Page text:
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Migration and mobility in Roman Beirut: The isotopic evidence

Kalenderian, Vana; Snoeck, Christophe; Palstra, Sanne W.L.; Nowell, Geoff M.; Seif, Assaad

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Vana Kalenderian

Christophe Snoeck

Sanne W.L. Palstra

Assaad Seif


Rescue excavations in Beirut, Lebanon, have uncovered large burial assemblages dating to the Roman period. As the first Roman colony in the Near East, the human skeletons from Beirut provide a unique opportunity to explore migration to the city using biomolecular analyses. This study applies strontium and oxygen isotope analysis to nineteen human skeletons and establishes primary local reference values through the analysis of human and faunal dentition and the utilisation of already available environmental and botanical data from Lebanon. Two possible incomers and two definite migrants – both male and female – were identified who originated from different parts of the Empire. The comparison of isotopic data with the material culture of the graves illustrates how migrant identity is not always expressed in burial, and also how archaeological data can supplement biomolecular results in identifying the type of migration involved in a colonial setting. The results from this study contribute to our understanding of the Roman colonization of Beirut, highlight female mobility during the Roman period, and establish local human isotope ratios which can be used in future research on migration to the city and in the region.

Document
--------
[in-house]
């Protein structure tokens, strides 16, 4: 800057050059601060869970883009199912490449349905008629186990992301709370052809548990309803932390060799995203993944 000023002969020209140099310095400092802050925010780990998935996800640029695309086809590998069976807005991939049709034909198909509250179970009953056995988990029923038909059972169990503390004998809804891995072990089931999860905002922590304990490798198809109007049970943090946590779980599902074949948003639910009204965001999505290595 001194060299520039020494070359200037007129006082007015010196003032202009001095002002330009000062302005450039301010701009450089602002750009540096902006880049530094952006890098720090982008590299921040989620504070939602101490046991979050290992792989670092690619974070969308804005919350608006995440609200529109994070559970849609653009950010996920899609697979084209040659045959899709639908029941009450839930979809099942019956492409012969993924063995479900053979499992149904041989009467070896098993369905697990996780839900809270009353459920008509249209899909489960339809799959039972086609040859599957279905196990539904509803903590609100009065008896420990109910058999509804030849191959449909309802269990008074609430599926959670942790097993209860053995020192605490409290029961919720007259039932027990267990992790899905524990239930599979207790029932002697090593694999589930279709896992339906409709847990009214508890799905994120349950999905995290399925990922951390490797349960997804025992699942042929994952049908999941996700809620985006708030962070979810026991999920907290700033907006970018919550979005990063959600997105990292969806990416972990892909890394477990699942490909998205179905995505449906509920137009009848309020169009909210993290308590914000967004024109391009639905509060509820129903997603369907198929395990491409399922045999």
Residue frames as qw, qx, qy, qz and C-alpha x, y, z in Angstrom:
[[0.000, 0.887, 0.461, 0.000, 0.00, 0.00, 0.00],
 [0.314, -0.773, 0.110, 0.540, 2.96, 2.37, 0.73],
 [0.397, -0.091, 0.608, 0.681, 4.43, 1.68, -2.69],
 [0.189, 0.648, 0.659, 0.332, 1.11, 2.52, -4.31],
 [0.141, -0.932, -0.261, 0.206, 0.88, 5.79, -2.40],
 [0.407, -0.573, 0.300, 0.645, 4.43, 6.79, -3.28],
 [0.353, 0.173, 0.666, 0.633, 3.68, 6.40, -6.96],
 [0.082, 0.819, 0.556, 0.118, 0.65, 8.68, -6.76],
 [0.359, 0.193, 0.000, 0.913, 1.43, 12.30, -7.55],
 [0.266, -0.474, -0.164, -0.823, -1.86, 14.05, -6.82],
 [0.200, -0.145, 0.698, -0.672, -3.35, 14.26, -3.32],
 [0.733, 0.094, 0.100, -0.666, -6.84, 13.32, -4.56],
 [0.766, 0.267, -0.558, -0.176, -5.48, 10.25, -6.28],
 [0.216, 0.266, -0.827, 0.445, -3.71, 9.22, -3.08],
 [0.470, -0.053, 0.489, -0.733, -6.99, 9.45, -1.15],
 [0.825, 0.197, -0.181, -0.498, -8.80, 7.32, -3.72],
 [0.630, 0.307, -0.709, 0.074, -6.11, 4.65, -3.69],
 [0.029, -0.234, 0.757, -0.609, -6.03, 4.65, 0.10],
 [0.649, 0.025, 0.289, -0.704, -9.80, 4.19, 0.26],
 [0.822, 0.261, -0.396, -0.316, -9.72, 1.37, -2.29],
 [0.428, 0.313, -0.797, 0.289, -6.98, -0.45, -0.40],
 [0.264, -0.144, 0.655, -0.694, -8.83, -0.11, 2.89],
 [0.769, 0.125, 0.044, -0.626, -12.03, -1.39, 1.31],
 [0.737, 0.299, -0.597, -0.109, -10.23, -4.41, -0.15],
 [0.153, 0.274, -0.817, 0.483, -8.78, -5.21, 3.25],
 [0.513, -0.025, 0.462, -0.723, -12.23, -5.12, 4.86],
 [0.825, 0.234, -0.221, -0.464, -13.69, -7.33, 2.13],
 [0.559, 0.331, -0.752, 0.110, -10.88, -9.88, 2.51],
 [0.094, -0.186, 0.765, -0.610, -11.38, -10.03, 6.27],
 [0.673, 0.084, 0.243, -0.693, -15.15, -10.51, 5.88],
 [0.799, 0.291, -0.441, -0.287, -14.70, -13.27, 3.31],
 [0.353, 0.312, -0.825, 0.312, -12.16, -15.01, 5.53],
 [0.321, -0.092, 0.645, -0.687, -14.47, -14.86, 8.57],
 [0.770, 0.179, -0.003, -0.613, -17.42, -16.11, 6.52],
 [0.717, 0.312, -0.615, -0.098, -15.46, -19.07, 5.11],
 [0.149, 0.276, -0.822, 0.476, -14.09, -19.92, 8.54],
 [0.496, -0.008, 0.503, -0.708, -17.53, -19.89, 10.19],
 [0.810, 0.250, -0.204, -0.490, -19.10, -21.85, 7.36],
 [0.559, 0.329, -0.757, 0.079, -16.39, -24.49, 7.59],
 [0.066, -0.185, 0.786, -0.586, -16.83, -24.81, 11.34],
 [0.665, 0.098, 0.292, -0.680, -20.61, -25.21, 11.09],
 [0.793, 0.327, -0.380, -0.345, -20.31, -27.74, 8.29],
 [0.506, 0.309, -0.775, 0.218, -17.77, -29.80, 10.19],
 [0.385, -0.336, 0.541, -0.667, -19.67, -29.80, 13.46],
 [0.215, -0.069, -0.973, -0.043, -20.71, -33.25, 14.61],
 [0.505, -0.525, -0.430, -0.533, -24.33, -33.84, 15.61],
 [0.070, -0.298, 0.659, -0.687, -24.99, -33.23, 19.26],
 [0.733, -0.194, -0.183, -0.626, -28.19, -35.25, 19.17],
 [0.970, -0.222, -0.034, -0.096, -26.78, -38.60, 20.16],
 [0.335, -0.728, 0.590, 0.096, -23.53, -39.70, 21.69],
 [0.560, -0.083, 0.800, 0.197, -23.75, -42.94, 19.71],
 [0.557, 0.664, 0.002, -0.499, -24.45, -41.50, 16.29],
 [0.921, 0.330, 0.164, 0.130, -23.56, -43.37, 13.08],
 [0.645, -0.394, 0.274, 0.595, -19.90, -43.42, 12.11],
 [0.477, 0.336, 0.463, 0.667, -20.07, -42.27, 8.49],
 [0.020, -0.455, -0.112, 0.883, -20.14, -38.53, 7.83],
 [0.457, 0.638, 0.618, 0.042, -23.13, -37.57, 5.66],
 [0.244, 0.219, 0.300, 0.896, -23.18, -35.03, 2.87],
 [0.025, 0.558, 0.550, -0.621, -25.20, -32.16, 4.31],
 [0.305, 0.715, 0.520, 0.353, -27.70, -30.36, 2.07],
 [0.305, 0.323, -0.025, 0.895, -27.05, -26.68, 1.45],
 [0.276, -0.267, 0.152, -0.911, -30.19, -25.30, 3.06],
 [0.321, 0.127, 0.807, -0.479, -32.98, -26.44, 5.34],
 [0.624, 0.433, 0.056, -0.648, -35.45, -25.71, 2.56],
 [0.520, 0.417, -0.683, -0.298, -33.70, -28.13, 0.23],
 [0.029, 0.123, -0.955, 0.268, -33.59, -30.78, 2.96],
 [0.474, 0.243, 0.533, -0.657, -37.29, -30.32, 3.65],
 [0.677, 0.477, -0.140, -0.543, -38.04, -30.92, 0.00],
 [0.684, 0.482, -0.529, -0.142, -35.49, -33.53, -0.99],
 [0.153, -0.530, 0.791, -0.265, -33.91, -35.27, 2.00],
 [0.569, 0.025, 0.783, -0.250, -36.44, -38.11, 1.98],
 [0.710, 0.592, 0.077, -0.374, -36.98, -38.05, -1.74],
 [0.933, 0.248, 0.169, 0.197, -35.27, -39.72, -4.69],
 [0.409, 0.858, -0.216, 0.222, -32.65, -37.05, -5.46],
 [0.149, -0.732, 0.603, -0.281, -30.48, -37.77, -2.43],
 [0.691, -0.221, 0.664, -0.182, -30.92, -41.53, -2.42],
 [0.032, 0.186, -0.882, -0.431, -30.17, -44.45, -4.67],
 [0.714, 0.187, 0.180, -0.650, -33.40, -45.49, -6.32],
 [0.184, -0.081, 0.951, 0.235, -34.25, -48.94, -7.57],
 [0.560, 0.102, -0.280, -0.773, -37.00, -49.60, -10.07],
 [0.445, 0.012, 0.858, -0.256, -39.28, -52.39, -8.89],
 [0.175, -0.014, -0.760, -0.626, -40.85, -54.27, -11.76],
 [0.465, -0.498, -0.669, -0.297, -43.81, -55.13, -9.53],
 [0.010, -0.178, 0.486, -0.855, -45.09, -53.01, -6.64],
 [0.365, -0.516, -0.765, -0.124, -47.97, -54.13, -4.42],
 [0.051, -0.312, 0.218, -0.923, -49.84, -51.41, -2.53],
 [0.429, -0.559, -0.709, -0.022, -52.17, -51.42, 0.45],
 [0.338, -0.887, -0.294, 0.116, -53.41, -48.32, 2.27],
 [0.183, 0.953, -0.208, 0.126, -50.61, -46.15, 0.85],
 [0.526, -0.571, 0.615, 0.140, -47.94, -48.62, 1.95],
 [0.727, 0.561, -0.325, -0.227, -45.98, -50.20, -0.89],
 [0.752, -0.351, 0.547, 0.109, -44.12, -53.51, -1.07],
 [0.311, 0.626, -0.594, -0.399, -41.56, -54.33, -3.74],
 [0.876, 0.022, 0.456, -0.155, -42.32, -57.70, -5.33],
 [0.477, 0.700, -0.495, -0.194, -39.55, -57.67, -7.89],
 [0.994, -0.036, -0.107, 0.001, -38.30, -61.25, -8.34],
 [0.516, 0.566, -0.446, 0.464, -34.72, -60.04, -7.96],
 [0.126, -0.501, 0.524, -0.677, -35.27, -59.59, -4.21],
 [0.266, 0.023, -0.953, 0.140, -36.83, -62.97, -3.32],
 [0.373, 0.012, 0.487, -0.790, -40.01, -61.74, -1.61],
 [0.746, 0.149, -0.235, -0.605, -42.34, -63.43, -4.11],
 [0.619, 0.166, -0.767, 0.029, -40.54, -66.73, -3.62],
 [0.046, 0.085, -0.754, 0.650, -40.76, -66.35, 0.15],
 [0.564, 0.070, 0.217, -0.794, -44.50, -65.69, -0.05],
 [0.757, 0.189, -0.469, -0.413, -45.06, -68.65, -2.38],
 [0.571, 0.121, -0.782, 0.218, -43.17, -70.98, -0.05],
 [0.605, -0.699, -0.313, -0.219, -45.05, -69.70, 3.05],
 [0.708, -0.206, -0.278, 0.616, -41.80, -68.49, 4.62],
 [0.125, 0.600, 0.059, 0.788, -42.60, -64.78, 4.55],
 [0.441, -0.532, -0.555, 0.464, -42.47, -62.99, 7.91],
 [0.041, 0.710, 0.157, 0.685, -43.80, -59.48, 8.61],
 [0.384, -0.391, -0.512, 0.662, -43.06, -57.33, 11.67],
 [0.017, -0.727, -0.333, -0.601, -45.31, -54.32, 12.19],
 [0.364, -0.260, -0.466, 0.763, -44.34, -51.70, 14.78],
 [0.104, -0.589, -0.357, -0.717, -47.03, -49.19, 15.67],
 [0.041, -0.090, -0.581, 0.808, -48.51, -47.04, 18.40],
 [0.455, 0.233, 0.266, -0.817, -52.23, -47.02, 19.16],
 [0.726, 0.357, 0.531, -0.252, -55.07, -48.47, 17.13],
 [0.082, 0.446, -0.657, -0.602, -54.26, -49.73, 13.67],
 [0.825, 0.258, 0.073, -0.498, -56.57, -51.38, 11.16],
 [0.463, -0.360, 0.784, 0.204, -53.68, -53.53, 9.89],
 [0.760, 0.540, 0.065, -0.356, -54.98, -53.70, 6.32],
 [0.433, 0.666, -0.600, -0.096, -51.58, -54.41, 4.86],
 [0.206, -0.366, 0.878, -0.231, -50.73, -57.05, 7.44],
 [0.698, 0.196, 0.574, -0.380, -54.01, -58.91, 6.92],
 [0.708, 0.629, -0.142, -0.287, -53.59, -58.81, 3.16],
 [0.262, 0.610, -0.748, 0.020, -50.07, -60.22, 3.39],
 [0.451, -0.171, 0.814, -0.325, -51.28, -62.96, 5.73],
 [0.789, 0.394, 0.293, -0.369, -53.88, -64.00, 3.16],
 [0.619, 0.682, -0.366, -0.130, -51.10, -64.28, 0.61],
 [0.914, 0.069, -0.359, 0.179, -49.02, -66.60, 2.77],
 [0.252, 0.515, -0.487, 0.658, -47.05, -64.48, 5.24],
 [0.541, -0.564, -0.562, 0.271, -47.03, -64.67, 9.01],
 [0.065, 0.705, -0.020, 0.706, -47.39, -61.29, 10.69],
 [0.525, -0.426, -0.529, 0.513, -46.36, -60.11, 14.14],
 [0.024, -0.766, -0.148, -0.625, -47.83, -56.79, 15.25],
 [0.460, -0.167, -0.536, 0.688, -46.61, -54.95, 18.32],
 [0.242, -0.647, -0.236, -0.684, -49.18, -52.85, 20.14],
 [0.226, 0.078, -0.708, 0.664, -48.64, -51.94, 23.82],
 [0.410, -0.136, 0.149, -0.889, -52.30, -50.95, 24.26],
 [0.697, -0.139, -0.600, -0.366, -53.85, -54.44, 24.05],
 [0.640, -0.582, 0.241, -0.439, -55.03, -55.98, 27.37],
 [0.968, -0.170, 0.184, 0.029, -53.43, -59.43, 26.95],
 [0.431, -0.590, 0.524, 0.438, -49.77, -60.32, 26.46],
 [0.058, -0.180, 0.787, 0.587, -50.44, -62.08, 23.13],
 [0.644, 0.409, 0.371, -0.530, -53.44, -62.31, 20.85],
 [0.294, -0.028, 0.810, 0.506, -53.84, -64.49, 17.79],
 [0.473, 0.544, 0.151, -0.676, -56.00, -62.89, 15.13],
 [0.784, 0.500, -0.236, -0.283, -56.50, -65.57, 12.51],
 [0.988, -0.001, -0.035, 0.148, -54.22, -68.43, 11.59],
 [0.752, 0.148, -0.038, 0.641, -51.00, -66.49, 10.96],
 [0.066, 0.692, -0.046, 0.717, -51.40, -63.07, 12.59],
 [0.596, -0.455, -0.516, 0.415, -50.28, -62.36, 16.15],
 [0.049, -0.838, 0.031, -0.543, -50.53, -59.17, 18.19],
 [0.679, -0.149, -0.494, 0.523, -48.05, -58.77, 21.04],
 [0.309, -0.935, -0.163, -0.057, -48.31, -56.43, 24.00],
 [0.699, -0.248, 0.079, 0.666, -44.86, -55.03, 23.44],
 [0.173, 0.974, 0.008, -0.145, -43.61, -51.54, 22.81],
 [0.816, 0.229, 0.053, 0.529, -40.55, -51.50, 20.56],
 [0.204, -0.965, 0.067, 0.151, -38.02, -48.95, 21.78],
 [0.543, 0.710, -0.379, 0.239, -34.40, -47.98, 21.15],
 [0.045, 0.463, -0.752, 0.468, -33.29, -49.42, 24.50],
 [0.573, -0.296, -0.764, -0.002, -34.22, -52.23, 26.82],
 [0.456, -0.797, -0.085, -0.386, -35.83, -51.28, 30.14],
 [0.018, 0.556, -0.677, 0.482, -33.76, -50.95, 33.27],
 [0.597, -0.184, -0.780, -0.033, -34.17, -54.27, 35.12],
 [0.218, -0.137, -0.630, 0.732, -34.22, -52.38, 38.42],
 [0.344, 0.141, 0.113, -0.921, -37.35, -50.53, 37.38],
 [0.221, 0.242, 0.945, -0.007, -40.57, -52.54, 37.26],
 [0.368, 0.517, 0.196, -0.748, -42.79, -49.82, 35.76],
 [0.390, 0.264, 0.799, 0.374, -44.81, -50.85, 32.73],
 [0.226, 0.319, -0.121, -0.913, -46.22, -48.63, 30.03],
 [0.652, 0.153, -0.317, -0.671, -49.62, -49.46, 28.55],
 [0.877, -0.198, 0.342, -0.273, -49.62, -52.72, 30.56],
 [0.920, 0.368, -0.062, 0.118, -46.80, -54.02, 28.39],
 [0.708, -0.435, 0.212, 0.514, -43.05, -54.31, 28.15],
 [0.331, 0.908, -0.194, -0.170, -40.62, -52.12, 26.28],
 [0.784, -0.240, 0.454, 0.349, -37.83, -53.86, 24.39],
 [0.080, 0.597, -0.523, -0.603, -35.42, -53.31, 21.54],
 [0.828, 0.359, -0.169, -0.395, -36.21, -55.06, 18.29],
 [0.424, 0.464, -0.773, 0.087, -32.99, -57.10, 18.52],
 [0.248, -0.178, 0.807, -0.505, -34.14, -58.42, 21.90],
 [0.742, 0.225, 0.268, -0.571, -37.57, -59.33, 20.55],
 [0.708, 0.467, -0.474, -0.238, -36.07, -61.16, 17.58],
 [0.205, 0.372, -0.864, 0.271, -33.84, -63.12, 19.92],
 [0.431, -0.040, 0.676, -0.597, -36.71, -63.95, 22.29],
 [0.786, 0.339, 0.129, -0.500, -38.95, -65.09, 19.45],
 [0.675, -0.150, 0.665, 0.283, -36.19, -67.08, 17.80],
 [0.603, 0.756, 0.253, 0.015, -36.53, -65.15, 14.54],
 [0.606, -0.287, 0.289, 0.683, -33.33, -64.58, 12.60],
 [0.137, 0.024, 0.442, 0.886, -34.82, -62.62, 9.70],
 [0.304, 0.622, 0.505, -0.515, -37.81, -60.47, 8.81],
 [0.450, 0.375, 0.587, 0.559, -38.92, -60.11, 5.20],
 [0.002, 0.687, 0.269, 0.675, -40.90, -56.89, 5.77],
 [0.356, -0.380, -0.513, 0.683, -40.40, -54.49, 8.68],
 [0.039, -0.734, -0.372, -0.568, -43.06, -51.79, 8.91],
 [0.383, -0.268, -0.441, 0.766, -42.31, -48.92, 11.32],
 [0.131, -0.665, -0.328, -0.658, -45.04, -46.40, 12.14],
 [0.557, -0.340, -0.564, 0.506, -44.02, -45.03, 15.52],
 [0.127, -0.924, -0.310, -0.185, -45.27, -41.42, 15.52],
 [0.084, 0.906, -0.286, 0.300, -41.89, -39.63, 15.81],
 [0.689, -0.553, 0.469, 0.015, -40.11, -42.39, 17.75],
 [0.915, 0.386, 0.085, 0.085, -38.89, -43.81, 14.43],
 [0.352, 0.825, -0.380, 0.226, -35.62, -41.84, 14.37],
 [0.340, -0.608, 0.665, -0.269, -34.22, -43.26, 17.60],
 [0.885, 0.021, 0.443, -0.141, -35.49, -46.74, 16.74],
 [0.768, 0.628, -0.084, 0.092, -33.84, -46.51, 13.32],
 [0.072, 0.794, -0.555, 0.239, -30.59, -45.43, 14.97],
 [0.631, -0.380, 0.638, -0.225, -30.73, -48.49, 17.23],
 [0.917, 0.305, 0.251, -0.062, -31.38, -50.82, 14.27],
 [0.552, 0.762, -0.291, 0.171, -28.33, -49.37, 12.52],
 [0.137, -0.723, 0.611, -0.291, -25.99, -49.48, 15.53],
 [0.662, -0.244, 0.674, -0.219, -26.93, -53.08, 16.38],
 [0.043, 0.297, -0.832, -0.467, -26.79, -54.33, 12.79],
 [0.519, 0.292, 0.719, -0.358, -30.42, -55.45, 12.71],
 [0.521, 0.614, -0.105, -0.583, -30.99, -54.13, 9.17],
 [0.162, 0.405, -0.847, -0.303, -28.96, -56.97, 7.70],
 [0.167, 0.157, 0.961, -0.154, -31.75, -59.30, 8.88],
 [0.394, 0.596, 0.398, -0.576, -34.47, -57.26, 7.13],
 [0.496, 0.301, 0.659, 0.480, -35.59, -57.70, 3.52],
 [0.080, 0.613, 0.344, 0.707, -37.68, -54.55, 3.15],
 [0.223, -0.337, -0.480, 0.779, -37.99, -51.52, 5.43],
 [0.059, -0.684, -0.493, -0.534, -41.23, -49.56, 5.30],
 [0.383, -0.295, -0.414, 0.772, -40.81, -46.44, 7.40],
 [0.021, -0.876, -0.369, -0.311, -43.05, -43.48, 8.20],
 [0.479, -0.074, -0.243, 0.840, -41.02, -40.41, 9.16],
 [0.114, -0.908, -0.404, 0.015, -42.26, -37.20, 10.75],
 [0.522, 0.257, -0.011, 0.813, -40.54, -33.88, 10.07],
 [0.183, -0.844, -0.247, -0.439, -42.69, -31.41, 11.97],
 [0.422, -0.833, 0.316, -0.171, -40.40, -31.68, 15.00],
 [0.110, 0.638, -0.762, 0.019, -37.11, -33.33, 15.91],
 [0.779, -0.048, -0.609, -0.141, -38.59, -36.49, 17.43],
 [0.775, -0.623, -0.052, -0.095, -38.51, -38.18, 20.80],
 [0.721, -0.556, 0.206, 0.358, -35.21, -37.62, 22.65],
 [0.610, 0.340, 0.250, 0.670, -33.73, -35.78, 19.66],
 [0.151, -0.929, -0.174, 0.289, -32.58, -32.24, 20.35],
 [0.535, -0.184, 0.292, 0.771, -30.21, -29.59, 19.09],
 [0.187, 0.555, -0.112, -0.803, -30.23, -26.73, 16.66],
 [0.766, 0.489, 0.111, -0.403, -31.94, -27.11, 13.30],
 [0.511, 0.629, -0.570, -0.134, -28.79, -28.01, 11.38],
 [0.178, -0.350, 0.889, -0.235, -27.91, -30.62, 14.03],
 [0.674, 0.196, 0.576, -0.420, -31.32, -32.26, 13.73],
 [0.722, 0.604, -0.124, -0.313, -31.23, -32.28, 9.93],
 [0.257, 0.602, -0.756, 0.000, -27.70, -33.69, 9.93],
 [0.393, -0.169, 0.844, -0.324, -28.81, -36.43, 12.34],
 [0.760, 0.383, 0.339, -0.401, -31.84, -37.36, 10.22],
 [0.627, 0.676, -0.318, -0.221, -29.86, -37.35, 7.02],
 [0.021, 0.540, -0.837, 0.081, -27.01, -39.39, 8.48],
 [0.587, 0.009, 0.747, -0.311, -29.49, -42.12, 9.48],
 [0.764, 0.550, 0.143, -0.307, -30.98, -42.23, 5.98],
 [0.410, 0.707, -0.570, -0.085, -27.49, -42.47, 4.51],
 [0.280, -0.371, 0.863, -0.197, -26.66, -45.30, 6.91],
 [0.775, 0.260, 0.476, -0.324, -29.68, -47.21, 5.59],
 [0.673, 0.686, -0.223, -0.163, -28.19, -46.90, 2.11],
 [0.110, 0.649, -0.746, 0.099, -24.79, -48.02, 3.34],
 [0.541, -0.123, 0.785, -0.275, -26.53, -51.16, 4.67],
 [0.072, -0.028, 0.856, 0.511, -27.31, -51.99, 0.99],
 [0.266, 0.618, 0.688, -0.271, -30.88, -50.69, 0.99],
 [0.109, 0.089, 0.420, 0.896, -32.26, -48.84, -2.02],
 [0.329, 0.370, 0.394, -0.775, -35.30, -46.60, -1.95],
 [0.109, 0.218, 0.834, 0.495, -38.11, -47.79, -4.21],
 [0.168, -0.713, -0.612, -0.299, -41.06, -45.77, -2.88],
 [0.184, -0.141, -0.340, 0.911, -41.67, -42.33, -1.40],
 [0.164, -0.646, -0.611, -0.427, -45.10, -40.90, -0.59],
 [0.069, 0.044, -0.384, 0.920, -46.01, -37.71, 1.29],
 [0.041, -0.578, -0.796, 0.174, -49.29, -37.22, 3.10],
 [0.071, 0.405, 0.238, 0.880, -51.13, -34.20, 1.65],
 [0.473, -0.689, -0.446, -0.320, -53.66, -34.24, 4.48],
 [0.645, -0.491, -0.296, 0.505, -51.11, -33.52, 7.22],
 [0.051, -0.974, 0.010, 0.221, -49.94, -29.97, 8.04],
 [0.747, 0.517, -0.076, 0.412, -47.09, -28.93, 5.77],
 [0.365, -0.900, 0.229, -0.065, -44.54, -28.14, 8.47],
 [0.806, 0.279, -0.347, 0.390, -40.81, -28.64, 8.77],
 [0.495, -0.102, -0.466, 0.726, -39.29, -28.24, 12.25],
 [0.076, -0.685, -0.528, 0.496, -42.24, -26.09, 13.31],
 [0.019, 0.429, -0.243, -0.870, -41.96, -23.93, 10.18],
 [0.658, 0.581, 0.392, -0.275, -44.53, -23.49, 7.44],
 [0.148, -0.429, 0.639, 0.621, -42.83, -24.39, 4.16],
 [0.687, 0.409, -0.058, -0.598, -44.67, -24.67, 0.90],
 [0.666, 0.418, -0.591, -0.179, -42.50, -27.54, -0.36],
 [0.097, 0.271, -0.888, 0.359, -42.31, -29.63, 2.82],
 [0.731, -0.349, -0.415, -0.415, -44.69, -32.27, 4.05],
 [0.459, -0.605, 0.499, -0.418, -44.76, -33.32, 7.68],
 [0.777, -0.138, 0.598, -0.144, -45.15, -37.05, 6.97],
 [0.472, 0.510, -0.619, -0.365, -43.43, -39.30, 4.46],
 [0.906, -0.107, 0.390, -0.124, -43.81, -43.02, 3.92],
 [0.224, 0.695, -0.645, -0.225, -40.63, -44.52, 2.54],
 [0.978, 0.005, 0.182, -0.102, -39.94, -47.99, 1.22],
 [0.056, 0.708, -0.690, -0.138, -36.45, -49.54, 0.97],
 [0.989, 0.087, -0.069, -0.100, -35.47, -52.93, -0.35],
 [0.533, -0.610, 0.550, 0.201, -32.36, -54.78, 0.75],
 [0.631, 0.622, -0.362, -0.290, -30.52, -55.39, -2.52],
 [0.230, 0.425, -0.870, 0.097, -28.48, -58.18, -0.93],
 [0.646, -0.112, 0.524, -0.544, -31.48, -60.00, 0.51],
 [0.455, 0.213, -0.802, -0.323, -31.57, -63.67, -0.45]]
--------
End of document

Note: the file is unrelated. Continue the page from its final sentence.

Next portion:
Kalenderian, V., Snoeck, C., Palstra, S. W., Nowell, G. M., & Seif, A. (2023). Migration and mobility in Roman Beirut: The isotopic evidence. Journal of Archaeological Science: Reports, 49, Article 104044.

Journal Article Type Article
Acceptance Date May 14, 2023
Online Publication Date May 24, 2023
Publication Date 2023-06
Deposit Date Oct 25, 2023
Publicly Available Date Oct 25, 2023
Journal Journal of Archaeological Science: Reports
Print ISSN 2352-409X
Publisher Elsevier
Peer Reviewed Peer Reviewed
Volume 49
Article Number 104044
Keywords Archeology; Archeology
Public URL


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